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Patenting

Patenting is a strategic tool to secure the development of new products and services to benefit the society.

Patent protection gives a competitive advantage, and is in many cases essential for the commercialization of a technology through licensing or in a start-up company.

Patents are limited in time to normally 20 years and give the owner the right to prohibit others from producing, using or selling the patented invention.  Patents can be granted to a product, a process or a use of a product. 

Patentability requirements

There are some criteria that need to be fulfilled to obtain a patent, and in general a patent will be granted as long as the invention:

  • is new or “novel”.  The invention must not have been made known to the public in any way or anywhere before the date on which a patent application is filed.  
  • involve an inventive or “unobvious” step. The invention must differ significantly from what is already known, and must not have been obvious for a person skilled the art.
  • is capable of industrial/useful application, and inventions must be capable of being made or used in some kind of industry.

The inventions must also be sufficiently disclosed in the patent description, and reproducible.  It is also a requirement that the invention has a technical character and resolves a technical problem, merely ideas and abstract matters are not patentable.  Inven2 will assist in determining whether a potential invention meets the qualifications for patentable invention.

Publishing and patenting

Patenting does not prevent you from publishing your invention, but not to destroy the novelty requirement, you have to file the patent application before the invention is made public. A publication or public disclosure of an invention means any non-confidential transfer of knowledge, written or oral, and includes articles, lectures, exhibitions, public sale or use of the invention, and also electronic publication on internet. It’s important to be aware that titles and abstracts are often available online prior to conferences and many journals also place material on the web prior to written publication.  This involves an increased risk for loss of patent rights. In the US the inventors have a one year grace period where they can publish before filing a patent application without destroying the novelty of the invention. This however, will only entitle you to a patent in the US.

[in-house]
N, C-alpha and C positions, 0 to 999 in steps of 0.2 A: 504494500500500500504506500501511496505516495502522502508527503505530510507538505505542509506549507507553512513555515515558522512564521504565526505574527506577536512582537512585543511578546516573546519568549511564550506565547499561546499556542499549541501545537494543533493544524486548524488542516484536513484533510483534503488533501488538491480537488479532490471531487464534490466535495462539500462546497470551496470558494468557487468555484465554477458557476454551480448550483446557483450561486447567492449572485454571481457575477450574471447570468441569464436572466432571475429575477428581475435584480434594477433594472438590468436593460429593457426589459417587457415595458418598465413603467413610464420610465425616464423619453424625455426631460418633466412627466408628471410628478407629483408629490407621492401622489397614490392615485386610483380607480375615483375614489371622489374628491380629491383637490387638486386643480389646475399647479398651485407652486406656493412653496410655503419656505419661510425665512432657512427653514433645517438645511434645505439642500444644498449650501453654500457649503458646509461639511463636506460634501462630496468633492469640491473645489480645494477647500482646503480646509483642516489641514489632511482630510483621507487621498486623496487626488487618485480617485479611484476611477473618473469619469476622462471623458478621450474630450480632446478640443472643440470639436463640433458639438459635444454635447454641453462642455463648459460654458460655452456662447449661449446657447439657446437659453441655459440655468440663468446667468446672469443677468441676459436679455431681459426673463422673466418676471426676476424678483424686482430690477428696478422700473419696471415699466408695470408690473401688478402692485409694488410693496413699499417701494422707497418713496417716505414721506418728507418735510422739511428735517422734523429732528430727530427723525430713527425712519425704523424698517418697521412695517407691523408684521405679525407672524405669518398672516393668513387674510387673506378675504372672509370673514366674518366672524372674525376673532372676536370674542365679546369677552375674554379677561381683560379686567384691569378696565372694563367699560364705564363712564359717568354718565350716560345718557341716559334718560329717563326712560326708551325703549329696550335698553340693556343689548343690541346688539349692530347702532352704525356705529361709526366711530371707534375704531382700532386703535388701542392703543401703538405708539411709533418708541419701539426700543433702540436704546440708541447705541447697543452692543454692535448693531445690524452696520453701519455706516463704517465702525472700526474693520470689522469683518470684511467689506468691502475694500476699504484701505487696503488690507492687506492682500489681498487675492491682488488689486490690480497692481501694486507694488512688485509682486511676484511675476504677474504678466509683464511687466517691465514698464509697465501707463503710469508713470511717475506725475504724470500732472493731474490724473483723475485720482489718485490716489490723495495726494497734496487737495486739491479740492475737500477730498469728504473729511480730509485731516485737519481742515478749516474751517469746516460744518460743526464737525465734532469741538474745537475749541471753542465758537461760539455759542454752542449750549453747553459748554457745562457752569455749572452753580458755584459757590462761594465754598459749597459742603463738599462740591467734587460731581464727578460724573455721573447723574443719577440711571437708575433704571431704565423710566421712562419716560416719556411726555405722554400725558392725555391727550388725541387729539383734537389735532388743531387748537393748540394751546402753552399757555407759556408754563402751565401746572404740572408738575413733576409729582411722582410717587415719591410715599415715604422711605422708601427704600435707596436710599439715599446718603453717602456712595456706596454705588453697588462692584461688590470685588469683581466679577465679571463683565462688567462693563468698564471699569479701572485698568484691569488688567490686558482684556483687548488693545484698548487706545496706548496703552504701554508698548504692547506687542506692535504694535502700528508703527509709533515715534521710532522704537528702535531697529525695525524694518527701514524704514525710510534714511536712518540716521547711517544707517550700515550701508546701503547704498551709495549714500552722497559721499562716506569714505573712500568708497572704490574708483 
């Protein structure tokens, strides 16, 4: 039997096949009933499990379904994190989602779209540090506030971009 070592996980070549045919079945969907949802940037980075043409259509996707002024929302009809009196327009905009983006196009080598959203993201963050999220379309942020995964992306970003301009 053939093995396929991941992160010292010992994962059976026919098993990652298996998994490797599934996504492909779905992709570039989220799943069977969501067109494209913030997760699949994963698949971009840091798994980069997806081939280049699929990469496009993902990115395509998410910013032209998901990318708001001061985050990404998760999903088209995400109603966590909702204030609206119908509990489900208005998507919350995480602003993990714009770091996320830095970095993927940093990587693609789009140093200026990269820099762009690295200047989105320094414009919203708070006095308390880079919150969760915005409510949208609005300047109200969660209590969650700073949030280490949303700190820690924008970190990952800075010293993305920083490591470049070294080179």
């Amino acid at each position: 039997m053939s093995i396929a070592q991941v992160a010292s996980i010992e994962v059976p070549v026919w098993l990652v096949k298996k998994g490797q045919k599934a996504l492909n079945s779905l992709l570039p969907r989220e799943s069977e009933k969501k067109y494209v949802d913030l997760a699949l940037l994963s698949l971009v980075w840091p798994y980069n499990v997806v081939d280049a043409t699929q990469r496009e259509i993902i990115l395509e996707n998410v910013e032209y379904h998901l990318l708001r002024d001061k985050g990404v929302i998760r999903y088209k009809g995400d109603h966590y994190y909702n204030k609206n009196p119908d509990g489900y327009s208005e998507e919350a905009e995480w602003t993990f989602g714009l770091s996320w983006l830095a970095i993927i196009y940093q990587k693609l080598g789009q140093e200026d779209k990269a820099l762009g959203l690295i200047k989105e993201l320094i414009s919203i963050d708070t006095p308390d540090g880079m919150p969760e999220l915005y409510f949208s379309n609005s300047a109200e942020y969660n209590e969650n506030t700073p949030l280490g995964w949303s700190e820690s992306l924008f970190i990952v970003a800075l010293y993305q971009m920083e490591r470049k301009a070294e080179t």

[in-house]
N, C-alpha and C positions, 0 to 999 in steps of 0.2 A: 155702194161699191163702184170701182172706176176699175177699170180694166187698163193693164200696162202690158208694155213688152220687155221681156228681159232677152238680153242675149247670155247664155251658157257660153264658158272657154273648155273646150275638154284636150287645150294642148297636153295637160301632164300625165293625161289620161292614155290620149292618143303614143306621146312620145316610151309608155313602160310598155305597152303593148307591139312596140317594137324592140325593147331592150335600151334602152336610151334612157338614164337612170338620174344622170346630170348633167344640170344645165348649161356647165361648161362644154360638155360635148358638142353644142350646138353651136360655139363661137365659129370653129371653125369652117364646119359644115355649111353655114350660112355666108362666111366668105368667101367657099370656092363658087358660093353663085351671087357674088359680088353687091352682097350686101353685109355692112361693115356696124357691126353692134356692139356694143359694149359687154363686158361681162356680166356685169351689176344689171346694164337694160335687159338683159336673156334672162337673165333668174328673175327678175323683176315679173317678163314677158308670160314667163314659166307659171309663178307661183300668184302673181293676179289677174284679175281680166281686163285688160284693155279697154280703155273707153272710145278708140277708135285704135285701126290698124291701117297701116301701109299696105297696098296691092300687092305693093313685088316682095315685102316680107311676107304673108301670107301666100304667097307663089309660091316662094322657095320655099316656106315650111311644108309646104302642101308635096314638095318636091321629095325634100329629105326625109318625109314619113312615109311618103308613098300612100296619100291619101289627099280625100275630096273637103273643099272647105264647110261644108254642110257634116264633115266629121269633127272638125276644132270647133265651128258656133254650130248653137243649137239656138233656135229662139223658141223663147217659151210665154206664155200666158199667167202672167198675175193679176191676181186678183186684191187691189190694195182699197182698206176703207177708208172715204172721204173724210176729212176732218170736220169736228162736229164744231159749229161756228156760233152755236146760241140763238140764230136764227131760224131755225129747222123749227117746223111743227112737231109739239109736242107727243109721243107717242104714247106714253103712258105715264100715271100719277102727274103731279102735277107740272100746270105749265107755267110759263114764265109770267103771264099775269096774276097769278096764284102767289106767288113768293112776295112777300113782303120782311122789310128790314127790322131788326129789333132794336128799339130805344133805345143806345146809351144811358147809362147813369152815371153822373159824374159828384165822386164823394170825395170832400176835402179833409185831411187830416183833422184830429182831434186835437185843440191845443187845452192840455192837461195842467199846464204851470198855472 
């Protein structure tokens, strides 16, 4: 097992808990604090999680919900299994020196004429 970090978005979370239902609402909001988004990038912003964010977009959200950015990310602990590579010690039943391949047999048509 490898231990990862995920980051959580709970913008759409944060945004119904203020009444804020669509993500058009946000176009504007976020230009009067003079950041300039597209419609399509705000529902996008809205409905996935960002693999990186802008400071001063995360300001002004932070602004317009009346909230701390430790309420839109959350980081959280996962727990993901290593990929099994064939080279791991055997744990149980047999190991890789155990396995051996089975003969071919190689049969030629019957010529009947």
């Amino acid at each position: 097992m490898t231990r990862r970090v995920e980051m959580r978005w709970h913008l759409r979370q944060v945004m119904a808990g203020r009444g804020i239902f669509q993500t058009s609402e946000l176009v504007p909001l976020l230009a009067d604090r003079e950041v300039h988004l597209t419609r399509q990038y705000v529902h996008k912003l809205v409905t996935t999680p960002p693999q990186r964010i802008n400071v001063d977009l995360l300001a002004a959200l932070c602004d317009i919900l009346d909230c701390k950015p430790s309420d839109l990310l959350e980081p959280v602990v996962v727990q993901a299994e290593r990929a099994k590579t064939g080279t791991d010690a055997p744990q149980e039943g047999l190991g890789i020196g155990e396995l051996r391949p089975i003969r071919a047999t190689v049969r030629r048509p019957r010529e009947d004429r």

A patenting process will normally not delay academic publications, as long as Inven2 is contacted in good time before the publication. A few weeks should be spent on drafting the patent application, and this is done by a skilled patent attorney in close cooperation with the inventors and Inven2.  If necessary, a patent application can be filed on a very short notice, but this is not ideal.  

Who is inventor?

The inventor(s) is (are) the one(s) who has given an independent, intellectual contribution to the invention.   Merely a practical contribution, e.g. having performed experiments after instructions, or organized or financed the work, is not a contribution to the invention as such, and do not qualify for inventorship. The contribution does however not have to have been an invention by itself.

Inventions often arise in collaboration between several people, and sometimes it’s difficult to decide on the true inventors.  It’s then important to specifically define the invention, and to look at the patent claims can be a good starting point for assessing the individual contributions.